Skip to main content

Ohio governor says collective bargaining bill not meant to kill unions

By the CNN Wire Staff
John Kasich says he wants to ensure "that management has some power and some tools to create to control their costs."
John Kasich says he wants to ensure "that management has some power and some tools to create to control their costs."
STORY HIGHLIGHTS
  • The governor says a bill to curb collective bargaining rights isn't an effort to destroy unions
  • The Ohio measure would eliminate tenure as protection against layoffs
  • Like Wisconsin, the Ohio proposal sparks protests
RELATED TOPICS

(CNN) -- Republican Ohio Gov. John Kasich said Monday that proposed curbs on the collective bargaining rights of public employees in the state are meant to "restore some balance to the system," not destroy unions.

"It's right for them to be able to negotiate their own salary," Kasich said in an interview with CNN, "but we need to let managers be able to determine things like keeping the pension systems healthy, making sure that that the costs related to health care are consistent with private sector workers."

The Ohio General Assembly is a considering a proposal similar to legislation introduced by Republican Gov. Scott Walker in Wisconsin that would roll back collective bargaining rights for public employees, including teachers.

The Ohio proposal was was introduced by a Republican state senator. Like Walker's bill, the Ohio measure has generated protests from public employees' unions in that state.

Senate Bill 5 would eliminate tenure as a consideration in deciding who gets laid off. It would also require employees to pay 20% of their health insurance premiums and implement merit-based pay for some government workers.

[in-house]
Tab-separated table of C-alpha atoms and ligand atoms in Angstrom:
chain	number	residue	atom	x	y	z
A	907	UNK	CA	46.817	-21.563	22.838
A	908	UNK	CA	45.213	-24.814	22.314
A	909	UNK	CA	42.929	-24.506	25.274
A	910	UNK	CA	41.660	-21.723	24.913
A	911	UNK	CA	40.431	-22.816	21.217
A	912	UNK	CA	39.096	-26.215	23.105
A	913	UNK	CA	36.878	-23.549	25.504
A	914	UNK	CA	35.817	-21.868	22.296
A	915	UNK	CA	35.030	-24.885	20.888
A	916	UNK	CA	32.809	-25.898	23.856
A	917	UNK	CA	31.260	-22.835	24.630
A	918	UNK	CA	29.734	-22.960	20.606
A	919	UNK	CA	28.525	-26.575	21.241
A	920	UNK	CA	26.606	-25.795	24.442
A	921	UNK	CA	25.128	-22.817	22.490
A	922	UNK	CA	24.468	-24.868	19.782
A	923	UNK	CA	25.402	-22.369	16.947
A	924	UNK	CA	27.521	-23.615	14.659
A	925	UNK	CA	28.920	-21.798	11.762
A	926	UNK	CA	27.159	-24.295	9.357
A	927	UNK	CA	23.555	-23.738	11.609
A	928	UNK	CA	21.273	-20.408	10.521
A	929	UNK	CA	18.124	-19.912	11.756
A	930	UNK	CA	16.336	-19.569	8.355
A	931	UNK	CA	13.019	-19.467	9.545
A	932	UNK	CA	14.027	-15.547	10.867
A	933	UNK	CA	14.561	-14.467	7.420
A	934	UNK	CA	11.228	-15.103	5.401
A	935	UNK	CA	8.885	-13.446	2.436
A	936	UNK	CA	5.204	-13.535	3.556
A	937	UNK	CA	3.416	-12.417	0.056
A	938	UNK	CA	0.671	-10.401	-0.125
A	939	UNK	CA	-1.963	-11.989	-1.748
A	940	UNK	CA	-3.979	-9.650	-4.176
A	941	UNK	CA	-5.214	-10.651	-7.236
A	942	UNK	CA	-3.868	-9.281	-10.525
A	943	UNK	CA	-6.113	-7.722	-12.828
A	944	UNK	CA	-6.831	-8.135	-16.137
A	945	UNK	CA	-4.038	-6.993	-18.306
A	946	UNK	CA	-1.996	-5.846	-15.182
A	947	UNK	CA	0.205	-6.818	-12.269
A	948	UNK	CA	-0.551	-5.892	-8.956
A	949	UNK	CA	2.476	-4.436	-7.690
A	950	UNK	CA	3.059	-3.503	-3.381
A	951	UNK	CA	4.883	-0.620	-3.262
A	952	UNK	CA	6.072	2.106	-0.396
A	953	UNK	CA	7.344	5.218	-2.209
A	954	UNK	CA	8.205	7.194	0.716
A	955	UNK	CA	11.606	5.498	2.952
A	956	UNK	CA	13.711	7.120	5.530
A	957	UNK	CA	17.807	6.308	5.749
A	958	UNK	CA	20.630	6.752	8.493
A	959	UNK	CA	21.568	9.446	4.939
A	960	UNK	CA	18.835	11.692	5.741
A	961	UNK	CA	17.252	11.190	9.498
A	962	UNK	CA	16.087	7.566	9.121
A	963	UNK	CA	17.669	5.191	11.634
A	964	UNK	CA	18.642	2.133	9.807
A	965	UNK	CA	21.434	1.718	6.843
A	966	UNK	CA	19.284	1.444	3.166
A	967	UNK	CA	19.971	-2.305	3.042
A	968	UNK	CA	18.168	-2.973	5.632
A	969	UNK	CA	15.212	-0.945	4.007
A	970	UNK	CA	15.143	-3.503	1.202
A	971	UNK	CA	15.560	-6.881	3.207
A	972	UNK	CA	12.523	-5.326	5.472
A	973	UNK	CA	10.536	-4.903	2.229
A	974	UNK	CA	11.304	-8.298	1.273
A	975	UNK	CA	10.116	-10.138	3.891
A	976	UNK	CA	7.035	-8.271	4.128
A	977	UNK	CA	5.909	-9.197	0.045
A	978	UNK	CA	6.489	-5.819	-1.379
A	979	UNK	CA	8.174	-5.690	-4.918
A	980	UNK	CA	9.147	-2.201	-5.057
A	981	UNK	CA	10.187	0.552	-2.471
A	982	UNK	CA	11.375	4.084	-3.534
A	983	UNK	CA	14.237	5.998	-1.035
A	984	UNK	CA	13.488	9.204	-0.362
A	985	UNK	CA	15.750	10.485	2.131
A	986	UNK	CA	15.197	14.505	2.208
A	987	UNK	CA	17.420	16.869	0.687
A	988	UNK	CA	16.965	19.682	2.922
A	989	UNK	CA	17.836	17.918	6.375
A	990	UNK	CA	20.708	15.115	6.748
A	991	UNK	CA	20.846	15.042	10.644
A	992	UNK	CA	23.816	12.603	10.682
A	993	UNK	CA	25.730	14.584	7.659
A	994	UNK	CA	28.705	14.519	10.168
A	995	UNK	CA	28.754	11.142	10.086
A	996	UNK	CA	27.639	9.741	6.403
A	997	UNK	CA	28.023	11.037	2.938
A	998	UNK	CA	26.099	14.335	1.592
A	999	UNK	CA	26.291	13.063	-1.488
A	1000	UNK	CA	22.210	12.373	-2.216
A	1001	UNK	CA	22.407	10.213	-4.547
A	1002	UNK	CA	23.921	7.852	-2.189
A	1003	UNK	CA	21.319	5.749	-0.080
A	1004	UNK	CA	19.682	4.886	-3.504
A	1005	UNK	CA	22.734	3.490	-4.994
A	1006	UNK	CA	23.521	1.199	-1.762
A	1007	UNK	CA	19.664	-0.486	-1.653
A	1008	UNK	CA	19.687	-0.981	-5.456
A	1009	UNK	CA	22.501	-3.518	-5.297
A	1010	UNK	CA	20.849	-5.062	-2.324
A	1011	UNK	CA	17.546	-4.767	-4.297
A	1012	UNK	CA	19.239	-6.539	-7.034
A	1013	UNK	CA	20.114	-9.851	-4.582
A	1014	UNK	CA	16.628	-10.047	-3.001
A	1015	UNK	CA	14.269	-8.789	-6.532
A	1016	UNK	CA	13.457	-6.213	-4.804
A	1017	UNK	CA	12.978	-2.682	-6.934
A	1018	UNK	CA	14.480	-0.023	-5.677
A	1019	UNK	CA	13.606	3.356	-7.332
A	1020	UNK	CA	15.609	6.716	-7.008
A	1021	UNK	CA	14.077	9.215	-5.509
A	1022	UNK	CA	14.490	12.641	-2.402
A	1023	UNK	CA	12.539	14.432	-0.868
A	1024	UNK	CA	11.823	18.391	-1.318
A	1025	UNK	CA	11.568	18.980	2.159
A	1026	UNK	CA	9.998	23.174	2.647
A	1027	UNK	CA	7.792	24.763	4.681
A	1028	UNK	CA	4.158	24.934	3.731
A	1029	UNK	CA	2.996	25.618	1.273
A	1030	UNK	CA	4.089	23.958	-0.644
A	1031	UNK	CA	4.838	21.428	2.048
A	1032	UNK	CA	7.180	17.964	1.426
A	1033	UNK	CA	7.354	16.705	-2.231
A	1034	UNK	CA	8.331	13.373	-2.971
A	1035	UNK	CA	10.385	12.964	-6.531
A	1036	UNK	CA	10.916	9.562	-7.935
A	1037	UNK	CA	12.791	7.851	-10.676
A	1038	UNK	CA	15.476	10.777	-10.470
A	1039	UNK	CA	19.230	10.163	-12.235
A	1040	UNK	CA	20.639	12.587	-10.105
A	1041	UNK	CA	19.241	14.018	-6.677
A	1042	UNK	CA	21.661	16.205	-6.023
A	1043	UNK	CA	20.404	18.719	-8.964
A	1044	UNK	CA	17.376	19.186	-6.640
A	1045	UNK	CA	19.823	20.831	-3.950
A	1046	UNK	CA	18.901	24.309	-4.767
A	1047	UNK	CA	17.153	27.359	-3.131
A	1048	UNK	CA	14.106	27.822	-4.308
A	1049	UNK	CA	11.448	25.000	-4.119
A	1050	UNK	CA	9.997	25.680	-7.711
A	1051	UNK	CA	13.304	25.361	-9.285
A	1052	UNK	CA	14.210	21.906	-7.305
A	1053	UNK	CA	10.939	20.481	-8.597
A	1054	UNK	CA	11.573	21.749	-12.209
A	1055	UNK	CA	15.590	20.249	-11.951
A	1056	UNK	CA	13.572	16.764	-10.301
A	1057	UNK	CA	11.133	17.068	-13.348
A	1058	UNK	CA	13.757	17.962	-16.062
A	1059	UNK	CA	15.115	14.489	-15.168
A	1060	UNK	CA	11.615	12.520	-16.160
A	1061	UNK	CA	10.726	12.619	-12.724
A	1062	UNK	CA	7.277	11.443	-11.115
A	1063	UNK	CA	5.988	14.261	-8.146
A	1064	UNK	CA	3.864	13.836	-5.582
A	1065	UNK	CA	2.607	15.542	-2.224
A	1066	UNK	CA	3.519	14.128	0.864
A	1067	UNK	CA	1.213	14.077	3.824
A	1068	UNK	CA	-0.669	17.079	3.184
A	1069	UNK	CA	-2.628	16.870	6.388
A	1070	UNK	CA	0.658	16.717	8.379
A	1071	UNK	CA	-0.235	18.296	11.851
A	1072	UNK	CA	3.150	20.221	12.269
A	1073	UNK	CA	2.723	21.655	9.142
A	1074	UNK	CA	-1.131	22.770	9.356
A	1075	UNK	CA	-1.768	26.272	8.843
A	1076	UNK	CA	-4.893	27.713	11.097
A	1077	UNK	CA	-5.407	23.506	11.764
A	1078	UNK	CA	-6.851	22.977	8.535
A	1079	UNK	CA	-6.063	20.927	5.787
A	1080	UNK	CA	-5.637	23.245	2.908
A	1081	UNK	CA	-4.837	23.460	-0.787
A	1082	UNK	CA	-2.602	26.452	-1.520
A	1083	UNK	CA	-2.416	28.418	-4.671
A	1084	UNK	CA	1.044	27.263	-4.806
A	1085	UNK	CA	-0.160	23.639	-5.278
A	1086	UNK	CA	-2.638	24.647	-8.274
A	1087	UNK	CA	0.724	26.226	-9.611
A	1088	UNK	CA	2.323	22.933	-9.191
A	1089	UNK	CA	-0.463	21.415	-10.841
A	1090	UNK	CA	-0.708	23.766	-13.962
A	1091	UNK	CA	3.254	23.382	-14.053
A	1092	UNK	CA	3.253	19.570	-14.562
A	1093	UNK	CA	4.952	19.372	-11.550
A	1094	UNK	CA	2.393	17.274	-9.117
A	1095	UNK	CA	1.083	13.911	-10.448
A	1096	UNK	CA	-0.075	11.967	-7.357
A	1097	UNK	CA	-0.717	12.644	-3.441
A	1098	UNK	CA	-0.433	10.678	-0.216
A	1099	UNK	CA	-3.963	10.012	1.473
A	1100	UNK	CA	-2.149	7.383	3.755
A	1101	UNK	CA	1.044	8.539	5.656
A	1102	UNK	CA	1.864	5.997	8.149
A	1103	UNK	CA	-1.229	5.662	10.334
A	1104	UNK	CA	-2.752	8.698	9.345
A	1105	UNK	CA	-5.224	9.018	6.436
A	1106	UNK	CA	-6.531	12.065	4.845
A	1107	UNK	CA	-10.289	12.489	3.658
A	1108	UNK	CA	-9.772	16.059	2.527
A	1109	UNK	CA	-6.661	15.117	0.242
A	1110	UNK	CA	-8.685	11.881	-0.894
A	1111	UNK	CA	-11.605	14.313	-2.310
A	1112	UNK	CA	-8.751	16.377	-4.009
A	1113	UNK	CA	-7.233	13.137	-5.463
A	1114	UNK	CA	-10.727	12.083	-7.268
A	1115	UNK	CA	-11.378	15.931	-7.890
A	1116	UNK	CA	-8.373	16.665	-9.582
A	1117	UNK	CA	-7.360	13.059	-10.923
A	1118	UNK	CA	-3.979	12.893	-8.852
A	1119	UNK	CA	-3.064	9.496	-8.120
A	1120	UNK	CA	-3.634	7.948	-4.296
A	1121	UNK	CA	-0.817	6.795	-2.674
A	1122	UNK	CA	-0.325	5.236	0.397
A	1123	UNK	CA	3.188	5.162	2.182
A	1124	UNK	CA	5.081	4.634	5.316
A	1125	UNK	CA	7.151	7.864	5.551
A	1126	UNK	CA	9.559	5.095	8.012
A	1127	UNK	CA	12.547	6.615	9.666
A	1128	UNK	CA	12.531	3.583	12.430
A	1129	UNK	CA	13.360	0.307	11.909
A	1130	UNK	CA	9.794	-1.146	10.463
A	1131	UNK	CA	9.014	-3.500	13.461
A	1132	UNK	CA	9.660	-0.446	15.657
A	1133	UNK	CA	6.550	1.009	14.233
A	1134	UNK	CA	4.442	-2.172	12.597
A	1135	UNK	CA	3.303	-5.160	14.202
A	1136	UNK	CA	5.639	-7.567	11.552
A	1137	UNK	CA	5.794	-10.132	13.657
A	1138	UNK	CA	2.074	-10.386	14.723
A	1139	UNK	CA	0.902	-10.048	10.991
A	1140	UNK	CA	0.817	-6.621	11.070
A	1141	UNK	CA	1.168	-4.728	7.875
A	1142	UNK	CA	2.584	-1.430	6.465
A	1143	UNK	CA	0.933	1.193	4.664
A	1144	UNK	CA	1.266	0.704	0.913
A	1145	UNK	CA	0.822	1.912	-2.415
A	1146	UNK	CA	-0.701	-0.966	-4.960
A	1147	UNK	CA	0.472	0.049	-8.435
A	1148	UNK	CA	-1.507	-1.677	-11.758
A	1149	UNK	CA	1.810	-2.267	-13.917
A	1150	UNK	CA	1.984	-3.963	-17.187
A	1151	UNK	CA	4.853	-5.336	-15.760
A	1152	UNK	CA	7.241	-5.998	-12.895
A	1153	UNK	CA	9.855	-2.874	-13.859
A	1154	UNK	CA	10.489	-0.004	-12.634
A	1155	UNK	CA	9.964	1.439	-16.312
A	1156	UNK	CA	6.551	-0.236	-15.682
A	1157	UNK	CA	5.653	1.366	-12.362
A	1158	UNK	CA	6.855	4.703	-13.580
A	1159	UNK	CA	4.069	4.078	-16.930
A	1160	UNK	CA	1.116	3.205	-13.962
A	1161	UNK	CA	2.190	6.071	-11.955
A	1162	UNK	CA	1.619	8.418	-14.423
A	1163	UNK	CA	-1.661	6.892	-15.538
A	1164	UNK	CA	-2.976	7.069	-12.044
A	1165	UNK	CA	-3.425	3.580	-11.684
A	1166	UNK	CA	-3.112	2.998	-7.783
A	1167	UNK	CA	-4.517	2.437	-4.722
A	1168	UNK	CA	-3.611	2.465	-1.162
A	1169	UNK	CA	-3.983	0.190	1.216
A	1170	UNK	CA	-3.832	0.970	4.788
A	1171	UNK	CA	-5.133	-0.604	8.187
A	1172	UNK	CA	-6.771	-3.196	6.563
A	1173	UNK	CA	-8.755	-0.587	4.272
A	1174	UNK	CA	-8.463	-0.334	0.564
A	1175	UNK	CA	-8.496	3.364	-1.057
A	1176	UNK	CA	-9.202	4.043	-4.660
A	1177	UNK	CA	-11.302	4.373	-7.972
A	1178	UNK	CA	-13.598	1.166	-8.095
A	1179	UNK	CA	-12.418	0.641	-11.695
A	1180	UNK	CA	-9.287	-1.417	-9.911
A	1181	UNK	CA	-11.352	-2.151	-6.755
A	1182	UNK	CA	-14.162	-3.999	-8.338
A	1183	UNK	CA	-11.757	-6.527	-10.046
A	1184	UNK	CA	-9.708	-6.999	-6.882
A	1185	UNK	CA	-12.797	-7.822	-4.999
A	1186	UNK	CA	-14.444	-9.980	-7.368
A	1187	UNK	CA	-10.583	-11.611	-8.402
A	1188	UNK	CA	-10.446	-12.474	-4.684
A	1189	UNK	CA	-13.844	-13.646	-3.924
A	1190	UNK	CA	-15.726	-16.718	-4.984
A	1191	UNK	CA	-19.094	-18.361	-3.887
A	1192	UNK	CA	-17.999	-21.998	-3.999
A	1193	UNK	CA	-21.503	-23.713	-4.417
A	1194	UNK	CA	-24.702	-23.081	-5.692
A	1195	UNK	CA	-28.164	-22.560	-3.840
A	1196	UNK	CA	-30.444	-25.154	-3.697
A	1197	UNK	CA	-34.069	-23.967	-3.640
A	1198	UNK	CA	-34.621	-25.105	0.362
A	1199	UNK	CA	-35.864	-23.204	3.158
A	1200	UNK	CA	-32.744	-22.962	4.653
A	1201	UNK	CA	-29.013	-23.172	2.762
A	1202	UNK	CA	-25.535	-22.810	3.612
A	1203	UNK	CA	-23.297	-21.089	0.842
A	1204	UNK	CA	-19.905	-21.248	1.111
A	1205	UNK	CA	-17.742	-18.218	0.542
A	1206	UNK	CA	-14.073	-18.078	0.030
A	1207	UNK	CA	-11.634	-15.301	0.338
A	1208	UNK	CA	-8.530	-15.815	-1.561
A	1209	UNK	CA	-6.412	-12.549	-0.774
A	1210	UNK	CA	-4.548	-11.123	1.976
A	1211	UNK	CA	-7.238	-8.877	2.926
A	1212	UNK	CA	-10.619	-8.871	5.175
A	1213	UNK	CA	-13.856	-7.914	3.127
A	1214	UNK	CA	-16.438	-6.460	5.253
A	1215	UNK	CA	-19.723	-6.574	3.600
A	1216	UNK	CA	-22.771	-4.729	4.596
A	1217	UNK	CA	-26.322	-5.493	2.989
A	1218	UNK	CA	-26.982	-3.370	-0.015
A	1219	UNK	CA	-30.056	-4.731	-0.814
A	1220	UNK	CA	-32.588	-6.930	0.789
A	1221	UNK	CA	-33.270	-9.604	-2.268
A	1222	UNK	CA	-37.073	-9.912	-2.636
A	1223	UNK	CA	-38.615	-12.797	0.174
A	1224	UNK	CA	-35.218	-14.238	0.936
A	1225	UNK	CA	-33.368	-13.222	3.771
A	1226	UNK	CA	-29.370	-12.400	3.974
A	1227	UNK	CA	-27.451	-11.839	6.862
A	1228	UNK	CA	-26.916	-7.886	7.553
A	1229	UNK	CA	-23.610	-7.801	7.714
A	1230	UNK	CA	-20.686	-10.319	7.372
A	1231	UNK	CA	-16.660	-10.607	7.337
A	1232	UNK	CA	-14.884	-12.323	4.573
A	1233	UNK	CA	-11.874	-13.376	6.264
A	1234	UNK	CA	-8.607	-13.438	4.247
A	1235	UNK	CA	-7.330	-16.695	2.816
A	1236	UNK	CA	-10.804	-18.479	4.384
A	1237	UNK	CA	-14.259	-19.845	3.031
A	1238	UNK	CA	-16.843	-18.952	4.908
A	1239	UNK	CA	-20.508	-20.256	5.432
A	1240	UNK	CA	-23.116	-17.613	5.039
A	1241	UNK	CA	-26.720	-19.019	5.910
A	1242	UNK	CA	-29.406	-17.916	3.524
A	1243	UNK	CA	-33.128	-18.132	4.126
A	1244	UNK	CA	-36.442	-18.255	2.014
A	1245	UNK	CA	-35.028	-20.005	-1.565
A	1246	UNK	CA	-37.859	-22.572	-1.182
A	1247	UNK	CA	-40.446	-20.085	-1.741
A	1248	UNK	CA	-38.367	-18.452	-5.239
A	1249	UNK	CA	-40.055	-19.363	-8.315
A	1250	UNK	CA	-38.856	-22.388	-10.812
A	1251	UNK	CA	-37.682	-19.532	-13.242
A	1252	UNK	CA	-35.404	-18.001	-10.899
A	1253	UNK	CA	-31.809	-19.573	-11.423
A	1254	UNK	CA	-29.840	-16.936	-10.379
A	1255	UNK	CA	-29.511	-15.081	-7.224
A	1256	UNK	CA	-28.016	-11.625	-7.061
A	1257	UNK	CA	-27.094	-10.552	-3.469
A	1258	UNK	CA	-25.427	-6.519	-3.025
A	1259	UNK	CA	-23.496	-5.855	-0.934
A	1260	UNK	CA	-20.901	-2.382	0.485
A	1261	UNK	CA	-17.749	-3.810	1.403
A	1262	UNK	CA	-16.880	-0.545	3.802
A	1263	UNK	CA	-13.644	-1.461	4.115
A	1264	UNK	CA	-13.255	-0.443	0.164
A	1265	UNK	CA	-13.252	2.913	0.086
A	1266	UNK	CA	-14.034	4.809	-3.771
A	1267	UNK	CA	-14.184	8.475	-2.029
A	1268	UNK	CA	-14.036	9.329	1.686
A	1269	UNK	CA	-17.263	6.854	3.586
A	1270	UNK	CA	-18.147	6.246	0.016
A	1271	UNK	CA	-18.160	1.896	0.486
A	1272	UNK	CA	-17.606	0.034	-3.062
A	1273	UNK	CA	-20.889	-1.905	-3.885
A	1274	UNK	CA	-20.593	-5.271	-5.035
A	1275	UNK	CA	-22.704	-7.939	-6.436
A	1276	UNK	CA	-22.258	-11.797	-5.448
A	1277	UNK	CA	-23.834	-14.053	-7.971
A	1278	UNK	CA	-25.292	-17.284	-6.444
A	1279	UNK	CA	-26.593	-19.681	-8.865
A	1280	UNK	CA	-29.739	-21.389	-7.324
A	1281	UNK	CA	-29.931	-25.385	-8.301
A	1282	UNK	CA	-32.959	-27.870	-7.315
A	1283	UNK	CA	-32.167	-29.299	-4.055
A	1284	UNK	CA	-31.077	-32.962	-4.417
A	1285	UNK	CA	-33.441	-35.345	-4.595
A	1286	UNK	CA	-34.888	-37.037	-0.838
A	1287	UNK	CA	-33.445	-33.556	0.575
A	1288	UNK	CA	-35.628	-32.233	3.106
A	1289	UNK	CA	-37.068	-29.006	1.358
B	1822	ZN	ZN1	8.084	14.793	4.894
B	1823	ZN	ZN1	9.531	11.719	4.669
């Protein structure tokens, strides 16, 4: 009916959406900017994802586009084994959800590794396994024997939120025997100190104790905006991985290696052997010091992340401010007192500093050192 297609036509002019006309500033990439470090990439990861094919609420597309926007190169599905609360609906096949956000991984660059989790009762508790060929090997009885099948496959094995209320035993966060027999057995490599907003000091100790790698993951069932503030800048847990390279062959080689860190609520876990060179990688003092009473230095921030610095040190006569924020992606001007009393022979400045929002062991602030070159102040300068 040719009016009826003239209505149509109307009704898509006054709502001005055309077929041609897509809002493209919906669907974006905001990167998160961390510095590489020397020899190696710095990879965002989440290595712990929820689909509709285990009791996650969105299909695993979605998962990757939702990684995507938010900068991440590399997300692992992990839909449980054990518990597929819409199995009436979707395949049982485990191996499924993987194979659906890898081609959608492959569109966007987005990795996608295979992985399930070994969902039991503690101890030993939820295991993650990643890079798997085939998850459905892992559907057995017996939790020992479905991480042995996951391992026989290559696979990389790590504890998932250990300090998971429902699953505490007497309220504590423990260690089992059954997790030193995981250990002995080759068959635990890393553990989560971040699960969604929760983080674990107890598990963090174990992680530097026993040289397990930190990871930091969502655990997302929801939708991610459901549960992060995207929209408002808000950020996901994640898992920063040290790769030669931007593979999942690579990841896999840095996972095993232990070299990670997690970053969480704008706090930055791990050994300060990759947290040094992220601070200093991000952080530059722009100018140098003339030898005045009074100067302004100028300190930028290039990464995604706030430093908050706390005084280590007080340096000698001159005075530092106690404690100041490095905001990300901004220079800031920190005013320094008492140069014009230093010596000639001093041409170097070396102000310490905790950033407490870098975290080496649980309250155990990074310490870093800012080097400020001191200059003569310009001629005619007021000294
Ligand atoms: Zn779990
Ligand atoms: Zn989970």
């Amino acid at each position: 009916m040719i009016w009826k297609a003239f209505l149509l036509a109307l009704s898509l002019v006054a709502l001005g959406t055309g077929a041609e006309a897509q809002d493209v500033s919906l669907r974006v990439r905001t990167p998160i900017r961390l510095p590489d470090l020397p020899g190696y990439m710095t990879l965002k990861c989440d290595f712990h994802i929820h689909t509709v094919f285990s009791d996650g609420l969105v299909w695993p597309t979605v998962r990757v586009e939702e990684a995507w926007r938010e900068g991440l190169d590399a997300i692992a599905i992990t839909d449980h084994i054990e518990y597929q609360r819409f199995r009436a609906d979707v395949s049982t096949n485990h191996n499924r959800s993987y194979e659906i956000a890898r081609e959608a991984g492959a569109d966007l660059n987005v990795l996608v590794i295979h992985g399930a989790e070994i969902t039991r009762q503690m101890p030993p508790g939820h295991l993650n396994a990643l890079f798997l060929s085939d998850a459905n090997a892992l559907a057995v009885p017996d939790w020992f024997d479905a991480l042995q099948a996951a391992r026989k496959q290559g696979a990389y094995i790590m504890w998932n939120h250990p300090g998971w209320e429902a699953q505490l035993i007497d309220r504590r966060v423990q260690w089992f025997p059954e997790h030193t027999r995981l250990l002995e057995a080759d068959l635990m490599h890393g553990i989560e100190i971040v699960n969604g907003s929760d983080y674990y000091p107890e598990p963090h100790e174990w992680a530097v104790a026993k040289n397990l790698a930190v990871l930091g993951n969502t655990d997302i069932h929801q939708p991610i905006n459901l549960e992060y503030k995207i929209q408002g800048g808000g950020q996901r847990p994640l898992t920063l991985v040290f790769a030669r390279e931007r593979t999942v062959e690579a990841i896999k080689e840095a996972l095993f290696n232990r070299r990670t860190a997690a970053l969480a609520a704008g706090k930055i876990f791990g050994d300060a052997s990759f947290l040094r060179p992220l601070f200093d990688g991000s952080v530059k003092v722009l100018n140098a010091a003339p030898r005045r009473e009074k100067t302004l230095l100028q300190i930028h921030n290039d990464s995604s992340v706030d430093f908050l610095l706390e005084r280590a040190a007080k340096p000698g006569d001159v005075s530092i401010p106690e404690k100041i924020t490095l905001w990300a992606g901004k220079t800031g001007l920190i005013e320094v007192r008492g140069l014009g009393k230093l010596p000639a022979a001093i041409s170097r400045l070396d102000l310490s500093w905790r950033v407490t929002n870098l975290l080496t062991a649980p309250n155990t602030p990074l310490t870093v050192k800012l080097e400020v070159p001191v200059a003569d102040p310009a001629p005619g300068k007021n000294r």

Critics say the bill not only undercuts workers' rights, it also fails to address systemic deficit problems. Last week, crowds of protesters demonstrated against it at the state Capitol in Columbus.

In defending the bill, Kasich said, "We have have an $8 billion budget hole in Ohio. We have a third of our college students that leave Ohio after three years. We've lost 600,000 jobs in the last 10 years."

"We frankly want to give the managers in the local communities and our schools the ability to control their costs so they don't have to raise taxes and drive businesses and more jobs out," Kasich said. "What we're trying to do here is to balance it out, to make sure that management has some power and some tools to create to control their costs."

"If the unions want to keep talking and negotiating, that's fine, but we don't want binding arbitration, where an outsider comes in and imposes a settlement on a community that the community can't afford," Kasich said.

 
Quick Job Search